Trying to do something new or different can be a real challenge sometimes. Last week I had the opportunity to teach a class to students at Gleneagles Elementary School and West Bay Elementary School, and to share my story about how I started blogging. I also had the opportunity to learn about their work and their own digital writing. The work at Gleneagles is part of a teacher inquiry project that focussed on the following question:
Will students include more meaningful detail and perspective in their weBlogs by focusing on social issues as their ‘purpose for writing’ and will continuous feedback, in the form of threads, lead to deeper understanding of a given issue?
The classroom was both face-to-face and virtual, and teaching students I couldn’t see was new and challenging. Teachers are accustomed to reading a student’s body language, and receiving cues from the class. Half of the students were in front of me at Gleneagles, but the other half were viewing the class on-screen at West Bay via Lync, and it was a one-way video. The students could ask questions, but I didn’t feel the same connection as when they are in front of me, in a room, or at least when I can see them on video.
Of course, the whole topic was quite new for the students as well. We all agreed that even two years ago, there would have been no way we would be having a conversation about digital writing and blogs; what it meant to have a personal brand, and what kind of topics we would write about if we were going to share our ideas with classmates, or the world. Out of the presentation came a number of excellent questions:
- Why do you blog versus using an alternative platform to share your message/knowledge?
- Where do you get your ideas/inspiration for your many blogs?
- How do you create an effective blog?
- Where/how do you find the time to blog so frequently?
- When you started blogging, were you inspired by anyone/anything in particular? Do they continue to influence your thinking? If so, by what/whom?
- Do you follow other bloggers and use their techniques/messages as a model for your own?
- How do you decide on the graphics, pictures, and links you embed when there seems to be so many to choose from?
- How often do you post? Why?
- Do you believe the good connection with your readers is because of your transparency as a writer?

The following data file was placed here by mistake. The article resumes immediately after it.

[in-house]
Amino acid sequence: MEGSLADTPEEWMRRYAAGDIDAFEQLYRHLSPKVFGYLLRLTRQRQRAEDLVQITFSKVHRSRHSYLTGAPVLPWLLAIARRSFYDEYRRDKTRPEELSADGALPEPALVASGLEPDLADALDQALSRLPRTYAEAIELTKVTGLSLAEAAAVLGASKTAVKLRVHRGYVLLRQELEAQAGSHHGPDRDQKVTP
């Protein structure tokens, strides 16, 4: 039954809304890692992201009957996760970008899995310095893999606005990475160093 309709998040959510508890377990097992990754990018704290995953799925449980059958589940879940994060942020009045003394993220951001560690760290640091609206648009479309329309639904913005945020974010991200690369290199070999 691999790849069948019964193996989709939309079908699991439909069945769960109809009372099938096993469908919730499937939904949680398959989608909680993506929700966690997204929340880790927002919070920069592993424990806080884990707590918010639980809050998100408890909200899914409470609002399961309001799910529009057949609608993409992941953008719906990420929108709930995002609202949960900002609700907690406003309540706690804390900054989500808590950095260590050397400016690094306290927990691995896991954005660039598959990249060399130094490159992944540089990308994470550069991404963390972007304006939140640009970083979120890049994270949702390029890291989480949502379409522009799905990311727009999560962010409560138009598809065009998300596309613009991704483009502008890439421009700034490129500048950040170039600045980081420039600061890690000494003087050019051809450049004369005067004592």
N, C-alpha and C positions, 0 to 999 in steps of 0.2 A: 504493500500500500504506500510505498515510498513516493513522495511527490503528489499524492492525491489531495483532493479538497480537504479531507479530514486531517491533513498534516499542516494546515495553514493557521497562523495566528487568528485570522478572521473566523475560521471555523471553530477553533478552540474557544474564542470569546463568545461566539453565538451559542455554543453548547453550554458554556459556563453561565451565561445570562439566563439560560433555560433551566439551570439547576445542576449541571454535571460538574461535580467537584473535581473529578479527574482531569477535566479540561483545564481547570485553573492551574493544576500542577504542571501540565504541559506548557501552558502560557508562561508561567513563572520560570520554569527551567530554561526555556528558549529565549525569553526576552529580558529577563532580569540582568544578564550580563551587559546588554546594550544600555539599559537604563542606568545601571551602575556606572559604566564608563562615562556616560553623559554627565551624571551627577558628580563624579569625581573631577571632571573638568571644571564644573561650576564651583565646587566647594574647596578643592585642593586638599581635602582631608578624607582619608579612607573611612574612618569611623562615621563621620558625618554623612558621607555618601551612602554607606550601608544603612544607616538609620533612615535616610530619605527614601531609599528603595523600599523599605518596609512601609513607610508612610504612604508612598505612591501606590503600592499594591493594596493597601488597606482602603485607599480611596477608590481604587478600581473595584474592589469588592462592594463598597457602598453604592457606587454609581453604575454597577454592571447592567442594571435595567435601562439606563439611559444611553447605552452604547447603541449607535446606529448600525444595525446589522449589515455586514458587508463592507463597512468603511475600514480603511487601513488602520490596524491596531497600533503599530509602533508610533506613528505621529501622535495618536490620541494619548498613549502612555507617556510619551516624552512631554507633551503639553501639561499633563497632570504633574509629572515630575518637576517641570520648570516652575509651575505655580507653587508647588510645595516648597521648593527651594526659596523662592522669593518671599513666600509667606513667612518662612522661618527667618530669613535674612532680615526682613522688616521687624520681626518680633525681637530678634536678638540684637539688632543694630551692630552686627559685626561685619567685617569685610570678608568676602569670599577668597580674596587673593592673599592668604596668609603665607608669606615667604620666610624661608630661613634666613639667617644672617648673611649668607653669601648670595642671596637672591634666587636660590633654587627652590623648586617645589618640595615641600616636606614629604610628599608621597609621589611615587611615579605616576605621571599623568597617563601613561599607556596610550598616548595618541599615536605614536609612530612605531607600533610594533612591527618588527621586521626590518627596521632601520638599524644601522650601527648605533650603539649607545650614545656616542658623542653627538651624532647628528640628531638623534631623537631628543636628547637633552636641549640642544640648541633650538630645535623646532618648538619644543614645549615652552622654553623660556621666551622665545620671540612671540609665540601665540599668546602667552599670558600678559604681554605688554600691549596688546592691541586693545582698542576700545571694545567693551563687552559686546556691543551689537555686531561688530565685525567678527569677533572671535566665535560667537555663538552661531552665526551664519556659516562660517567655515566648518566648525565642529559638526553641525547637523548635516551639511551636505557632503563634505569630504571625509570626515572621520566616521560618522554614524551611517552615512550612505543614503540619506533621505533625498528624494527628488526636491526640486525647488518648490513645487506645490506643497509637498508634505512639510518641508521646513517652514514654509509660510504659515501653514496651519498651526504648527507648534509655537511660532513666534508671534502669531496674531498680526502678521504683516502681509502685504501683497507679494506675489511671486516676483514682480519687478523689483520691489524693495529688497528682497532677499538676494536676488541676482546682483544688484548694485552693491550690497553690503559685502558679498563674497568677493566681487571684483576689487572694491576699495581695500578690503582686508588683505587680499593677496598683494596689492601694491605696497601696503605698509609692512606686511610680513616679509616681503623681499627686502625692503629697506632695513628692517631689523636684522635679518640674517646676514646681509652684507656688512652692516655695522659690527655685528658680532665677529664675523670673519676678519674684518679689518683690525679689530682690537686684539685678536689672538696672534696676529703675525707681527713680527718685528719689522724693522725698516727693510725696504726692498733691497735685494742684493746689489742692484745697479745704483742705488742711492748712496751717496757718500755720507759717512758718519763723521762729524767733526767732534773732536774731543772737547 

It is a different way to think about writing, and I often say that I think in blog posts. When I sit in a meeting, I write my notes around themes that may later become posts; I can think of the visuals that might go with the words, and this is so different from only a few years ago. I have started dozens of posts, which may or may not become a blog at some point, but they have helped me organize my thinking. While I write about one post a week, I think about hundreds. It was great to hear students discussing the stories they would like to tell, because we all have stories; we all have our own powerful narratives to share.
Toward the end of the session, one of the excellent discussions was about commenting. I offered that when I comment on other blogs I try to expand on an idea raised by the writer, perhaps give a different point-of-view, or add additional information the writer, or other readers, may find interesting or valuable. I am hopeful some of the students who participated in our session last week will do just that with this post — extend and reach out with all of your learning. So, what did you find interesting/valuable? What are you going to do next? What questions do you still have?
Thanks again to the students of Gleneagles and West Bay for your engagement.
Thanks also to Colleen Denman for session photos, and all of the teachers and administrators who were involved in organizing and setting up the session.